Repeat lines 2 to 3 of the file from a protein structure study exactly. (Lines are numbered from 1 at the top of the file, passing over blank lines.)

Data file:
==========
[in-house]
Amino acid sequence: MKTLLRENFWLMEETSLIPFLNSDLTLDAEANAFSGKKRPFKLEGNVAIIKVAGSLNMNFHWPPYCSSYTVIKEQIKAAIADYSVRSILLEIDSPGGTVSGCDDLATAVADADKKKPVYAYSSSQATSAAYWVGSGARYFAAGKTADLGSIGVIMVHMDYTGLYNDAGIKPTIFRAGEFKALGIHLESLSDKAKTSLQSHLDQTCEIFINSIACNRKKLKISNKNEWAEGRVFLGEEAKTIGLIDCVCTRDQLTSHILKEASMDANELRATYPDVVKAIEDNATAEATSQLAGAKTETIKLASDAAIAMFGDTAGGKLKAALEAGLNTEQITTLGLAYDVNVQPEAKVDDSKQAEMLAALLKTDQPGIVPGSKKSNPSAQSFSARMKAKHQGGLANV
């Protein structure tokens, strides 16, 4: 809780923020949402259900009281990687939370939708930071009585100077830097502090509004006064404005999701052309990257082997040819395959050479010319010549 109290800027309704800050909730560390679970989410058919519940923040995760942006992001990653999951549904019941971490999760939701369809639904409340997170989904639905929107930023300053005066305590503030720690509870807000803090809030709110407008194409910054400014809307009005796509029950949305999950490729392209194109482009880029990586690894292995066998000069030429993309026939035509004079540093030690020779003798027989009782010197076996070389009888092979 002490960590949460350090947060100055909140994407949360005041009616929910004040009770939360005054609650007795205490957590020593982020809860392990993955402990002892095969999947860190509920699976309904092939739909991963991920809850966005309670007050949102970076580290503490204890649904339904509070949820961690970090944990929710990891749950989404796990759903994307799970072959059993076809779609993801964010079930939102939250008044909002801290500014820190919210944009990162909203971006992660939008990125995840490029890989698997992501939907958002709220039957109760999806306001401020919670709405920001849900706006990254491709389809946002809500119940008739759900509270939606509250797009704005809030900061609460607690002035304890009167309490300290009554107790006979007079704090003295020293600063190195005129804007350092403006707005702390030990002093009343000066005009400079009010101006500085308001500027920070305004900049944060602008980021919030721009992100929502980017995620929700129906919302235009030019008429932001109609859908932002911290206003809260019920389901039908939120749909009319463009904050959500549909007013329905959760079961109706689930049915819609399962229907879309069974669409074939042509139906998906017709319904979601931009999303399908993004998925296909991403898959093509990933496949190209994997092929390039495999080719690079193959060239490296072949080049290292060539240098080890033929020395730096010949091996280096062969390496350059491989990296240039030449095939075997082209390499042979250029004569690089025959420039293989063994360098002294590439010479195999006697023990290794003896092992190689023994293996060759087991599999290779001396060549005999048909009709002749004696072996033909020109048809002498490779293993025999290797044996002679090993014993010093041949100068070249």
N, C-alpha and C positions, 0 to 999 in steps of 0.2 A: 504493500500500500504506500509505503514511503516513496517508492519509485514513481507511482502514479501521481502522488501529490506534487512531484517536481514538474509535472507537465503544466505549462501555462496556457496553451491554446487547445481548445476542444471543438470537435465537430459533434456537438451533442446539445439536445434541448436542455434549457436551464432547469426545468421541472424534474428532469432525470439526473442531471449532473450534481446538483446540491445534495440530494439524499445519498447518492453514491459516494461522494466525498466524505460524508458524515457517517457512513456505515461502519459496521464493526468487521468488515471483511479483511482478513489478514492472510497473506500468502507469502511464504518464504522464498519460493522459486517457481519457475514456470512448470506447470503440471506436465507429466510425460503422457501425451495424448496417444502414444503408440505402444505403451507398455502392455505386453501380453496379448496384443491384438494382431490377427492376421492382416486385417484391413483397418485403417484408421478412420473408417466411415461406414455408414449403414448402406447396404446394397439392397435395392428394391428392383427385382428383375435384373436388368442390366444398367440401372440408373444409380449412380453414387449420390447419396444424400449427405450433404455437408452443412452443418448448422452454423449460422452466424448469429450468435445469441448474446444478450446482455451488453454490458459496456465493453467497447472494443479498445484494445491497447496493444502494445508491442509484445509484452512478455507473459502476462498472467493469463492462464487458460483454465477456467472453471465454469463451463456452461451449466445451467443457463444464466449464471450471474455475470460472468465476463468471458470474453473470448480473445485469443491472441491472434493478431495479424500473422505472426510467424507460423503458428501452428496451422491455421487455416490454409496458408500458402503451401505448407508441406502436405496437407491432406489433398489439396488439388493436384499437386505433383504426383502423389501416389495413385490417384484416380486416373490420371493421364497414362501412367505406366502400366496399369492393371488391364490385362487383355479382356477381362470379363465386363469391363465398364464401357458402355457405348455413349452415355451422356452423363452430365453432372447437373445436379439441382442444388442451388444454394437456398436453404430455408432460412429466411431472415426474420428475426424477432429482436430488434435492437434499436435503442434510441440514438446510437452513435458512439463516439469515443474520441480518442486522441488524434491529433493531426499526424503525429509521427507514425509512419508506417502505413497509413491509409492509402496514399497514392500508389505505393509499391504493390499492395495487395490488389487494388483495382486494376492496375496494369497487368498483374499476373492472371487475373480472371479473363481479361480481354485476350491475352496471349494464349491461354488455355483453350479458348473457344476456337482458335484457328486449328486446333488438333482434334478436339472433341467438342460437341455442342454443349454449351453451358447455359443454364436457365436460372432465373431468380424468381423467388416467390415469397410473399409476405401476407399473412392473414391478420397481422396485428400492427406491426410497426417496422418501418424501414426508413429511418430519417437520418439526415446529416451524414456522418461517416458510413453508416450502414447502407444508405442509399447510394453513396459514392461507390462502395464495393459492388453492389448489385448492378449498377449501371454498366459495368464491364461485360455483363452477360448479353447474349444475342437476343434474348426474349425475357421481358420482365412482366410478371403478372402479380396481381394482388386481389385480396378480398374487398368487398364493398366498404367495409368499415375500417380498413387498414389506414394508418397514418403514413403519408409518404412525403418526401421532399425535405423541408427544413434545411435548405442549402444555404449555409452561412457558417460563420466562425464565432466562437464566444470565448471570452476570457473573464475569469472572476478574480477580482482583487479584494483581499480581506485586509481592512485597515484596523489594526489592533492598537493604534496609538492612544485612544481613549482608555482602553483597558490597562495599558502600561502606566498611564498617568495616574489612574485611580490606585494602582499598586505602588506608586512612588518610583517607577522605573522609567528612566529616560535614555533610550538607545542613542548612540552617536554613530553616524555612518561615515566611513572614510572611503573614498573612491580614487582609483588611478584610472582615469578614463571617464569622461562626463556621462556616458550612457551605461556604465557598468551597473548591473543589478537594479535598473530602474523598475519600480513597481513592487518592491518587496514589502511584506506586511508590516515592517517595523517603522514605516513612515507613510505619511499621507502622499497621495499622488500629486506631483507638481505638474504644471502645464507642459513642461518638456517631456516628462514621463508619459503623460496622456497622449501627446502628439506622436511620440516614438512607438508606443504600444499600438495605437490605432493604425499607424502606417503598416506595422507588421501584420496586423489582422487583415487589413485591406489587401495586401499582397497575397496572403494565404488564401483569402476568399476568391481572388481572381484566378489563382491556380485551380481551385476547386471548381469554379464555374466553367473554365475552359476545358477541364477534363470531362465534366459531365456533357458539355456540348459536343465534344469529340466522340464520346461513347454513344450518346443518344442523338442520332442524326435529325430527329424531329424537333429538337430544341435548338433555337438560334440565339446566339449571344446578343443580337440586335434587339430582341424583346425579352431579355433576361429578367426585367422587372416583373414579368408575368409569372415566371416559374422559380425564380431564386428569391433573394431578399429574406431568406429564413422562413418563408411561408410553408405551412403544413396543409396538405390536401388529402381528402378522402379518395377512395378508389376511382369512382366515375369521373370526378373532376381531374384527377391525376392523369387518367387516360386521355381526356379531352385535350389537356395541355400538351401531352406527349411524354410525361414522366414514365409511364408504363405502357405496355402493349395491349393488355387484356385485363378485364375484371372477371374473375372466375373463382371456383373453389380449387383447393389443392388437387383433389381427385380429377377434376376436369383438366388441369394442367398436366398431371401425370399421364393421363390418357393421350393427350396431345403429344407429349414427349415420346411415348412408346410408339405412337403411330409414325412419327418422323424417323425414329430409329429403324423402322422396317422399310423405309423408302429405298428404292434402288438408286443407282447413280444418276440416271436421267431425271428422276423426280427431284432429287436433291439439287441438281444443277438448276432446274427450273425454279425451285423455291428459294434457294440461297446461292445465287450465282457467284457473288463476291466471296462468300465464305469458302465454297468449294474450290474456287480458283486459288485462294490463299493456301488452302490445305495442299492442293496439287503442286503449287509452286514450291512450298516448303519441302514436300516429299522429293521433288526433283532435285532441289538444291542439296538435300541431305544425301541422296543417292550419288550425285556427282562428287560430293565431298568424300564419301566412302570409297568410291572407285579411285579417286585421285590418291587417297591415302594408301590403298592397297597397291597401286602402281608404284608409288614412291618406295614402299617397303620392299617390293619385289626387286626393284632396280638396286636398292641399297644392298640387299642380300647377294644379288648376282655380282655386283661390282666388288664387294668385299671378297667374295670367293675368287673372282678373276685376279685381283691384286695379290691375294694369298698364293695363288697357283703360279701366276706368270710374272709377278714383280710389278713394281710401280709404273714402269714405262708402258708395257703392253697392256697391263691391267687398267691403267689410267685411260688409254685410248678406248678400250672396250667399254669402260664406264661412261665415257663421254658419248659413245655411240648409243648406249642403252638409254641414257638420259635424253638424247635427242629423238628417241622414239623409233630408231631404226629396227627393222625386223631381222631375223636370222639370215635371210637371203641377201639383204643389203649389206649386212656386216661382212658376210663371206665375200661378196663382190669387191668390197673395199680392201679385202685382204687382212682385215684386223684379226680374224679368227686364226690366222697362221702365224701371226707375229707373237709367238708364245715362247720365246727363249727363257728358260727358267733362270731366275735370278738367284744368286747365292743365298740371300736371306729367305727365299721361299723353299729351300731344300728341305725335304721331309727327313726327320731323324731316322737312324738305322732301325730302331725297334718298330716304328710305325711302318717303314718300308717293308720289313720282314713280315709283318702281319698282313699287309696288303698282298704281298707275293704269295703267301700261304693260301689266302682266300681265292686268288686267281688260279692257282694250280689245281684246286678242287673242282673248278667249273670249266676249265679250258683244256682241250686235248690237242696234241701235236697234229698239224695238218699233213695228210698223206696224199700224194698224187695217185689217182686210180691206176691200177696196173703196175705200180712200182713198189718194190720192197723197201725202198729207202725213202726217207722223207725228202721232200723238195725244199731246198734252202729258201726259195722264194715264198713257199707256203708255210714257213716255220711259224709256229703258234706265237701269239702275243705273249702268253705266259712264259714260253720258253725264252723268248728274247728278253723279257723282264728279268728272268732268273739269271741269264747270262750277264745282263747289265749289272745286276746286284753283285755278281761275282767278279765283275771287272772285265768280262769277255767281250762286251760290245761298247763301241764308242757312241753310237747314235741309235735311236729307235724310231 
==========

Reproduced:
Amino acid sequence: MKTLLRENFWLMEETSLIPFLNSDLTLDAEANAFSGKKRPFKLEGNVAIIKVAGSLNMNFHWPPYCSSYTVIKEQIKAAIADYSVRSILLEIDSPGGTVSGCDDLATAVADADKKKPVYAYSSSQATSAAYWVGSGARYFAAGKTADLGSIGVIMVHMDYTGLYNDAGIKPTIFRAGEFKALGIHLESLSDKAKTSLQSHLDQTCEIFINSIACNRKKLKISNKNEWAEGRVFLGEEAKTIGLIDCVCTRDQLTSHILKEASMDANELRATYPDVVKAIEDNATAEATSQLAGAKTETIKLASDAAIAMFGDTAGGKLKAALEAGLNTEQITTLGLAYDVNVQPEAKVDDSKQAEMLAALLKTDQPGIVPGSKKSNPSAQSFSARMKAKHQGGLANV
């Protein structure tokens, strides 16, 4: 809780923020949402259900009281990687939370939708930071009585100077830097502090509004006064404005999701052309990257082997040819395959050479010319010549 109290800027309704800050909730560390679970989410058919519940923040995760942006992001990653999951549904019941971490999760939701369809639904409340997170989904639905929107930023300053005066305590503030720690509870807000803090809030709110407008194409910054400014809307009005796509029950949305999950490729392209194109482009880029990586690894292995066998000069030429993309026939035509004079540093030690020779003798027989009782010197076996070389009888092979 002490960590949460350090947060100055909140994407949360005041009616929910004040009770939360005054609650007795205490957590020593982020809860392990993955402990002892095969999947860190509920699976309904092939739909991963991920809850966005309670007050949102970076580290503490204890649904339904509070949820961690970090944990929710990891749950989404796990759903994307799970072959059993076809779609993801964010079930939102939250008044909002801290500014820190919210944009990162909203971006992660939008990125995840490029890989698997992501939907958002709220039957109760999806306001401020919670709405920001849900706006990254491709389809946002809500119940008739759900509270939606509250797009704005809030900061609460607690002035304890009167309490300290009554107790006979007079704090003295020293600063190195005129804007350092403006707005702390030990002093009343000066005009400079009010101006500085308001500027920070305004900049944060602008980021919030721009992100929502980017995620929700129906919302235009030019008429932001109609859908932002911290206003809260019920389901039908939120749909009319463009904050959500549909007013329905959760079961109706689930049915819609399962229907879309069974669409074939042509139906998906017709319904979601931009999303399908993004998925296909991403898959093509990933496949190209994997092929390039495999080719690079193959060239490296072949080049290292060539240098080890033929020395730096010949091996280096062969390496350059491989990296240039030449095939075997082209390499042979250029004569690089025959420039293989063994360098002294590439010479195999006697023990290794003896092992190689023994293996060759087991599999290779001396060549005999048909009709002749004696072996033909020109048809002498490779293993025999290797044996002679090993014993010093041949100068070249």